Judge in Bolivia rules president does not have son with ex-partner


LA PAZ – Bolivian President Evo Morales does not have a son with his ex-lover, who is in jail pending trial on corruption charges, a judge ruled Wednesday.

The tale of love, lies and alleged graft has held people in the Andean nation riveted for months, amid suspicions that Gabriela Zapata may have used her clout to win contracts for her Chinese employer.

Judge Jacqueline Rada ruled there was no evidence that Morales fathered a child with Zapata after the president, who claims the child does not exist, brought a lawsuit asking for the boy to be presented in a closed-door hearing and for DNA testing to be done.

The judge said Zapata had shown four pictures of the child but they were of different boys who did not resemble each other.

She said "there are no other indications that confirm and support the physical existence" of the boy.

Morales initially acknowledged he had a child with Zapata, but claimed she had told him their son had died. One of his advisers then said they suspected the boy had never existed.

He brought the case in March to make her prove the boy is alive.

The court ordered the leftist president to undergo a DNA test, which he did. But Zapata says its results cannot be trusted and refused to allow a DNA test on herself and the child, despite initially agreeing to one, the judge said.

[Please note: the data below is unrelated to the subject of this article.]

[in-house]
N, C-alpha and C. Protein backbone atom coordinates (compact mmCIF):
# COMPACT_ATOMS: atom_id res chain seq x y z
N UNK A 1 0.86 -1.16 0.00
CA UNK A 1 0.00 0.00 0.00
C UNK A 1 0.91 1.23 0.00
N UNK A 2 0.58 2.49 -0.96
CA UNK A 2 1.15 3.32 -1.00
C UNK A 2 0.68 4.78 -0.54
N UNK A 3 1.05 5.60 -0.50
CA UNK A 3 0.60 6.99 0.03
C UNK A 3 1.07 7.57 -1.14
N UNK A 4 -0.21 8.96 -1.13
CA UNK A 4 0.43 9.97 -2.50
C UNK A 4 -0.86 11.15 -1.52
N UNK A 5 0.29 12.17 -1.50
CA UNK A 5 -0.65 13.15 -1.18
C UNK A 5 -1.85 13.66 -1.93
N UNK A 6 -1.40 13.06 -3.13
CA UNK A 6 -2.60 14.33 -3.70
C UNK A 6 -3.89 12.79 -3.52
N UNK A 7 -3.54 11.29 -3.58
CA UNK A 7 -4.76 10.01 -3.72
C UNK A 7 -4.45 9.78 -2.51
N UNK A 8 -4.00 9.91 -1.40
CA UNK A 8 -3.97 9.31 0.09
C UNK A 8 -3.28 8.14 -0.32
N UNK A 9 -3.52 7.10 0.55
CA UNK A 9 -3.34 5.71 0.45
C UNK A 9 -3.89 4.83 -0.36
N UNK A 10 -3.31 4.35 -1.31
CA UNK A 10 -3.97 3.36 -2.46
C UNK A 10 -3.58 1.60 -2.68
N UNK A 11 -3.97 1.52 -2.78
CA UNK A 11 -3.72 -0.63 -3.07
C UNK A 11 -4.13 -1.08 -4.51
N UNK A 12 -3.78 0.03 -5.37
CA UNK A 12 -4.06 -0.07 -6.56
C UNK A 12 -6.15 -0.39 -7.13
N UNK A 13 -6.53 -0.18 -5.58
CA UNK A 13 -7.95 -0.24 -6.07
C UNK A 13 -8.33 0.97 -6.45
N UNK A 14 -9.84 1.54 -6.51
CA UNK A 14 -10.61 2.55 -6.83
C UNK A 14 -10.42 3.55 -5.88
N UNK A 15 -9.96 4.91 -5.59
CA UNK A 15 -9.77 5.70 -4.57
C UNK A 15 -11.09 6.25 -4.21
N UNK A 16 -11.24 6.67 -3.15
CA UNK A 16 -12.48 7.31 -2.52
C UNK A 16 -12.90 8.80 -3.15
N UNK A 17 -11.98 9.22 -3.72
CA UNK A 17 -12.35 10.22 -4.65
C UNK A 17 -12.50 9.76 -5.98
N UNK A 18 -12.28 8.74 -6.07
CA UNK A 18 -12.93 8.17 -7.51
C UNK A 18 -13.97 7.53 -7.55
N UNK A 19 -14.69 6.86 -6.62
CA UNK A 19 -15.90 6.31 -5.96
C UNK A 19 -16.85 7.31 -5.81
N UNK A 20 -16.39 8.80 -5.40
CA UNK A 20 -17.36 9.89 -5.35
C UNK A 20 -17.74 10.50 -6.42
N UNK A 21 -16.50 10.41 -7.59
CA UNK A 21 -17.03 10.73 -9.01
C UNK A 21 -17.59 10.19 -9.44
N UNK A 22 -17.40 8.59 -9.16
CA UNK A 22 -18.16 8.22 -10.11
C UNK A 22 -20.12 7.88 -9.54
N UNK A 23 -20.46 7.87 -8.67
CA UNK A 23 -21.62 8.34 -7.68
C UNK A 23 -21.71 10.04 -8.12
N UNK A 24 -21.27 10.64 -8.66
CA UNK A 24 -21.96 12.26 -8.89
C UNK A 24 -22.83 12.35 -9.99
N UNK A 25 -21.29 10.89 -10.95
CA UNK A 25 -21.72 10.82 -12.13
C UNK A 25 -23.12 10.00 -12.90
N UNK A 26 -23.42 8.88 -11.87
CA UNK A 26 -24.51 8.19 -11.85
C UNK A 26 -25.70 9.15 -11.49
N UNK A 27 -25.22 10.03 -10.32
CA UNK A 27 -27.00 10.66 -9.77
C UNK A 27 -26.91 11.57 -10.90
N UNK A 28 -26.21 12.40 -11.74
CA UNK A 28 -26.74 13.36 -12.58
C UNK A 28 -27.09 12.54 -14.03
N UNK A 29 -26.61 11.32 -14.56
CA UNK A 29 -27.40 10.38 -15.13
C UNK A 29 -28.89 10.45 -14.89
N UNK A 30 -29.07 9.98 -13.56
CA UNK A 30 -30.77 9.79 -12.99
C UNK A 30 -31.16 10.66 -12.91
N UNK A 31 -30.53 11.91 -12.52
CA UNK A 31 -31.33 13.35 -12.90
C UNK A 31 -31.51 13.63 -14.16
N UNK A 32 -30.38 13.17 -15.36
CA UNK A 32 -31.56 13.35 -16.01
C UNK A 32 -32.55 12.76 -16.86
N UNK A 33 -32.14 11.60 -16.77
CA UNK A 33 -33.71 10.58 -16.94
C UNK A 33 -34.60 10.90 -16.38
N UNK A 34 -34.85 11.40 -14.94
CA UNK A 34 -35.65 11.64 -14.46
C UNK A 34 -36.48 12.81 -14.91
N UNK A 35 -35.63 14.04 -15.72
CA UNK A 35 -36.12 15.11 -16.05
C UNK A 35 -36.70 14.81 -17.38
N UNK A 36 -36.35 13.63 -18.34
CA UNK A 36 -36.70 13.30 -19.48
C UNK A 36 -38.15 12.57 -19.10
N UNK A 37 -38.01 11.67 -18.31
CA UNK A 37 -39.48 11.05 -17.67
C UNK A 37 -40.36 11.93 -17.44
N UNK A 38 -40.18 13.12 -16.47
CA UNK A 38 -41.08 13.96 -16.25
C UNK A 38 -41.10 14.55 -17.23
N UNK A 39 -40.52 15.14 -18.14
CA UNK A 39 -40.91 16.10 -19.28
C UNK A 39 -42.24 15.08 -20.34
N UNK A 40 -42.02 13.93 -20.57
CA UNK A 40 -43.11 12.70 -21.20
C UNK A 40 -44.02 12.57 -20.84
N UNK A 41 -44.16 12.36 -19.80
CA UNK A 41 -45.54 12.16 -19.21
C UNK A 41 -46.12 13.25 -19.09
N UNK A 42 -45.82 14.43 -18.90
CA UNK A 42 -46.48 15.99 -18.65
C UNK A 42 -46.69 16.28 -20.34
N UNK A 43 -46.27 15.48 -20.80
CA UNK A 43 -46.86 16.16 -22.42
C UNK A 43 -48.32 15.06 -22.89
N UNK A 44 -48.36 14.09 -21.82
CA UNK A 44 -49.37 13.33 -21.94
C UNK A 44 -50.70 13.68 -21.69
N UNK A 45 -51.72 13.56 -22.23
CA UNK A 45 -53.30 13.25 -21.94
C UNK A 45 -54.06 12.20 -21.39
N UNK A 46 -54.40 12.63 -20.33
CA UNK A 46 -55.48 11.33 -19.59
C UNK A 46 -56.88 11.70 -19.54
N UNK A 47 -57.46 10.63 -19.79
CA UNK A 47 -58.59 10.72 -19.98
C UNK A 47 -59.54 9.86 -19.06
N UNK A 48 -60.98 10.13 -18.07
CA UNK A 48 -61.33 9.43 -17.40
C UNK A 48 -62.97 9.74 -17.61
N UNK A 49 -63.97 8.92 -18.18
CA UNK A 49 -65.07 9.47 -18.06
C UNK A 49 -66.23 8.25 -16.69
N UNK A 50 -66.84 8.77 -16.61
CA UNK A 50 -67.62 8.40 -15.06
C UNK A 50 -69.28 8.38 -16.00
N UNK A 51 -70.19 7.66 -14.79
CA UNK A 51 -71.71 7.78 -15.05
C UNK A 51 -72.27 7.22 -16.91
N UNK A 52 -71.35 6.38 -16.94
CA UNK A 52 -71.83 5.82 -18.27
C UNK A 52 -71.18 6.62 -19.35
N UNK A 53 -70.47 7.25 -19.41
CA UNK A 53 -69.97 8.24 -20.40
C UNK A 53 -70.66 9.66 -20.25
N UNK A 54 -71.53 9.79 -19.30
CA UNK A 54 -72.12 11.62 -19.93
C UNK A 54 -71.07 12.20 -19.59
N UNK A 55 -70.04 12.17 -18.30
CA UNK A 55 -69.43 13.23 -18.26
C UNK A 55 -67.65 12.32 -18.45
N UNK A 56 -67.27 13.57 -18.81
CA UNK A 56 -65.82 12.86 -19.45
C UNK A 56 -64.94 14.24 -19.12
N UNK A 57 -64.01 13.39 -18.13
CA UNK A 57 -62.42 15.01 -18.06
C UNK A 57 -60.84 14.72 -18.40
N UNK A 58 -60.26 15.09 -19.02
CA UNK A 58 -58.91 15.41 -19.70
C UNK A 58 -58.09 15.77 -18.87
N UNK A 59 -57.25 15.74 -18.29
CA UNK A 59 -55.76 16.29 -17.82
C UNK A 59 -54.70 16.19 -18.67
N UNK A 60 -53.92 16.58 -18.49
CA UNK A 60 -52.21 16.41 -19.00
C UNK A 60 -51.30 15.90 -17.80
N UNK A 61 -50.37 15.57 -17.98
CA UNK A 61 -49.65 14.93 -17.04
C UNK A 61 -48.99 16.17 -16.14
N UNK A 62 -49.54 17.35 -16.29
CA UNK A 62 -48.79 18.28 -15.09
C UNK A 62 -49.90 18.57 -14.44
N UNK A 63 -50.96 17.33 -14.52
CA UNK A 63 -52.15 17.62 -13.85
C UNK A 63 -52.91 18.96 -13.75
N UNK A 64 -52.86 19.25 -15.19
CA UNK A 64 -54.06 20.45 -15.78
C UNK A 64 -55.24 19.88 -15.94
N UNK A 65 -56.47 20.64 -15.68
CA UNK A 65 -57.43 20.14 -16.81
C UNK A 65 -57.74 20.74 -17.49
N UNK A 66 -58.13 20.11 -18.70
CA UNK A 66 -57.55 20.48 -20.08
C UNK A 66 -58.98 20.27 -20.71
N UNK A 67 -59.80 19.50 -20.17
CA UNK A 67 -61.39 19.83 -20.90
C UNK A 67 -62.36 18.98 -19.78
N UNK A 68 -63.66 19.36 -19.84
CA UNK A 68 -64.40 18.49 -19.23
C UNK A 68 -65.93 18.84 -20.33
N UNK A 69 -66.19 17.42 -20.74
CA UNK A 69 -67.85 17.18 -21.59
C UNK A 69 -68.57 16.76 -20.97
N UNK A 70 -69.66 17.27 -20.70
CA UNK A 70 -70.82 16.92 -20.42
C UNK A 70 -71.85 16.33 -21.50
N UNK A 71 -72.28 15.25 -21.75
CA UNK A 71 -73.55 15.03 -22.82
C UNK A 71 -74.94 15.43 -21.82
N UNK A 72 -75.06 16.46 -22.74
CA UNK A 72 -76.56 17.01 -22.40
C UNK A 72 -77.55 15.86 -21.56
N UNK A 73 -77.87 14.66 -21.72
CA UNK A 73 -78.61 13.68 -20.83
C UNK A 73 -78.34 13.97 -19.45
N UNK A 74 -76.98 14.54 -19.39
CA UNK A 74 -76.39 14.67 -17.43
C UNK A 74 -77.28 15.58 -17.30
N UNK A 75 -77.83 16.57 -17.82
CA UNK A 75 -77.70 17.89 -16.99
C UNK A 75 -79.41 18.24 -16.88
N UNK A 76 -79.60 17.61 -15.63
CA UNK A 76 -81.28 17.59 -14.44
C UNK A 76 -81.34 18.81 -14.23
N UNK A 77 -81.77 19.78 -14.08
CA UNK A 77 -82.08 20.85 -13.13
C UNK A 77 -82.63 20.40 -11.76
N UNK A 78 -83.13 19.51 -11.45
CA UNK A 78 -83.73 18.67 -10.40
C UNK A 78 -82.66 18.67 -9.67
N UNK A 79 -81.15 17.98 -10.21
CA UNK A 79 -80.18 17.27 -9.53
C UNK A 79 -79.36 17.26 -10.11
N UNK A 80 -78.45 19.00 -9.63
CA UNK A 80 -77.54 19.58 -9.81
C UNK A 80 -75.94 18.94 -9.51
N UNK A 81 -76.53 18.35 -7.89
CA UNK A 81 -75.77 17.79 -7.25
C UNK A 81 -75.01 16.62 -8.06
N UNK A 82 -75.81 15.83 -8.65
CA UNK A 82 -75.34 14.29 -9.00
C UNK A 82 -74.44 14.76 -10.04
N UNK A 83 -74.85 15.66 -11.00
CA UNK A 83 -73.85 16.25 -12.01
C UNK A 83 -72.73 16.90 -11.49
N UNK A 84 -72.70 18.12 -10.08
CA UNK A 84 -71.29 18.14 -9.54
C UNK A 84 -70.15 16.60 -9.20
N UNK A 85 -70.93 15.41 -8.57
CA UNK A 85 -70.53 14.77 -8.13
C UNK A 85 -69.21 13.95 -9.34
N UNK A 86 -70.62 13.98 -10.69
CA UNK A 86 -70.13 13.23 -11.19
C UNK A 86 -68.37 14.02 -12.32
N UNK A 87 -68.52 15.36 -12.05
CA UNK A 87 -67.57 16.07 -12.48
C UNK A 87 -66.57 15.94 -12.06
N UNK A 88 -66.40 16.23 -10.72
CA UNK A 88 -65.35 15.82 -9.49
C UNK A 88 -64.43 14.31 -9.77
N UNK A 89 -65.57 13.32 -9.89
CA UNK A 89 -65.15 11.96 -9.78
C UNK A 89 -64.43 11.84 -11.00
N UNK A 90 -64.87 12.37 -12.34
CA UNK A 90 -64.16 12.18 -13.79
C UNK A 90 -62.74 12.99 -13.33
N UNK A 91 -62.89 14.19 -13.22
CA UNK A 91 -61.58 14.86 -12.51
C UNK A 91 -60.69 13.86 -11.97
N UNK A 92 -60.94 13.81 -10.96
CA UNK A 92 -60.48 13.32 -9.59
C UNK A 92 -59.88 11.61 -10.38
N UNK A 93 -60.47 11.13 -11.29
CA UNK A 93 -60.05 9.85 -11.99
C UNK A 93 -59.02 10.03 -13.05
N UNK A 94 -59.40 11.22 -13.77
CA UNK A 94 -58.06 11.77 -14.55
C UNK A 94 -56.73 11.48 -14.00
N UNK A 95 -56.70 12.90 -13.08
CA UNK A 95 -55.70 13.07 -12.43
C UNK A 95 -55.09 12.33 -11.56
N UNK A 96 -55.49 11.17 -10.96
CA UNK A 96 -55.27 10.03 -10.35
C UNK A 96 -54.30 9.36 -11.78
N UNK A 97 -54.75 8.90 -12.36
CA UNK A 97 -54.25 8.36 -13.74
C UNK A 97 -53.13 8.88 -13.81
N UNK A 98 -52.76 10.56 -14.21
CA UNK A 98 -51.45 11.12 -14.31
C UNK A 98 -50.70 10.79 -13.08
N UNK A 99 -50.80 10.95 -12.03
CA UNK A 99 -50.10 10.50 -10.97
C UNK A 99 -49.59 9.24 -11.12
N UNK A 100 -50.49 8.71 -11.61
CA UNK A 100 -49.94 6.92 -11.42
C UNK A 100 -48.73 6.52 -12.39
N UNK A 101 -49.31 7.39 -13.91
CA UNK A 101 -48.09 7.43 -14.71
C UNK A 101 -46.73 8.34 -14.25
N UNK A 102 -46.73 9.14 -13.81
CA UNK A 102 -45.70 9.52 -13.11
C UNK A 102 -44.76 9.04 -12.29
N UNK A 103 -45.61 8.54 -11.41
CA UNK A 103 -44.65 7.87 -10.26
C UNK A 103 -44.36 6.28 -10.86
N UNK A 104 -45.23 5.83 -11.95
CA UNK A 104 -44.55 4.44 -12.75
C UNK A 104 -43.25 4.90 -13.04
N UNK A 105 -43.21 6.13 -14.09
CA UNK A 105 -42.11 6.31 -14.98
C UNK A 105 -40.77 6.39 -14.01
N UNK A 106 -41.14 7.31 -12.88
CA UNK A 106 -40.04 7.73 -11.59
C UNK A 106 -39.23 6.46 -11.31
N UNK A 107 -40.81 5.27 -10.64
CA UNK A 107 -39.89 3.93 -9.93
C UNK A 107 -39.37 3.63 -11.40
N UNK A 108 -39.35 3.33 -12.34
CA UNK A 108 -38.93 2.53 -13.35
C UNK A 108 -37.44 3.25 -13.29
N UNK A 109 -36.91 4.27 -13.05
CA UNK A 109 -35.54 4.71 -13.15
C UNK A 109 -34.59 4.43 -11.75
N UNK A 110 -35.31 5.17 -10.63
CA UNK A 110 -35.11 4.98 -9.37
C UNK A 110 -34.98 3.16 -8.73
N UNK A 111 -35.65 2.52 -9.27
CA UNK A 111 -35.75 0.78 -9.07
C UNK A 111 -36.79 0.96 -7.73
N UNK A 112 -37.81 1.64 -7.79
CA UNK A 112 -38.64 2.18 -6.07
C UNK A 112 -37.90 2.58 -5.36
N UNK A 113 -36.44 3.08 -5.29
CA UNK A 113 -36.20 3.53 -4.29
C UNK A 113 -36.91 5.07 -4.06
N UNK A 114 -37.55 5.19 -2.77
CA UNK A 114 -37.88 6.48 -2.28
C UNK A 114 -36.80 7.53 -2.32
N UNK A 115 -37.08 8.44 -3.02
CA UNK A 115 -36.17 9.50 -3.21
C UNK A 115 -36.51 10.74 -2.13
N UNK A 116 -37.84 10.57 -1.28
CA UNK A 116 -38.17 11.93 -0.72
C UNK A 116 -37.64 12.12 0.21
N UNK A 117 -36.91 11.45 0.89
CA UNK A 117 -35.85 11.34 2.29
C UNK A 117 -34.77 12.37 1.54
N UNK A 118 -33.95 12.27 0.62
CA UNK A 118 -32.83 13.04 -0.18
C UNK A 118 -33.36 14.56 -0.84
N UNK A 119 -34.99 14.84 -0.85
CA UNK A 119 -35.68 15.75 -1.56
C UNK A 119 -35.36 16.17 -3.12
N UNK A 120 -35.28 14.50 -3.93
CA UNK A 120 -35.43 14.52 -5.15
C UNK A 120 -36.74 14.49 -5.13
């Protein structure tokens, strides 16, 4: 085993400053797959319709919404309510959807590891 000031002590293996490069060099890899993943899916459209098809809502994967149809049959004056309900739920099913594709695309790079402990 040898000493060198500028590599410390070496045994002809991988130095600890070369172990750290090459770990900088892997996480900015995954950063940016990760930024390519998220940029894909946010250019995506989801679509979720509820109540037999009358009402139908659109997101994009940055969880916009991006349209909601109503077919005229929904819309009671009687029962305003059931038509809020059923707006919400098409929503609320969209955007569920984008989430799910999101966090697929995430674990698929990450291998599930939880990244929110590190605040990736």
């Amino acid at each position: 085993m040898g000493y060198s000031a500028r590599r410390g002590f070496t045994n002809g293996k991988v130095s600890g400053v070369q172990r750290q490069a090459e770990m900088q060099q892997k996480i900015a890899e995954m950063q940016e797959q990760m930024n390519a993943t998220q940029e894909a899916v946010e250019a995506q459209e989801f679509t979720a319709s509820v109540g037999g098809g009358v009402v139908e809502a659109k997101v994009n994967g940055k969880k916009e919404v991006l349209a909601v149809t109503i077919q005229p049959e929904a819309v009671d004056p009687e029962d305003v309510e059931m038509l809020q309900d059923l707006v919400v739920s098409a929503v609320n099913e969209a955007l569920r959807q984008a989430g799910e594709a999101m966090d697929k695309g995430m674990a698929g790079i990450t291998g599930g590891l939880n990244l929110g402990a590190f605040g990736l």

The ruling was issued last Friday but only came to public attention on Wednesday.

The pair's relationship dates back to 2007.

Zapata is currently in jail pending trial on charges of money laundering, embezzlement and influence-peddling.

A former manager at Chinese engineering group CAMC, Zapata is accused of using her ties to the president to land $560 million in government contracts for the company.

The case exploded just as Bolivia prepared to hold a referendum on whether to change the constitution to allow Morales to run for a fourth term.

Morales, Bolivia's first indigenous president, went on to lose the February 21 vote — his first electoral defeat in a decade in power.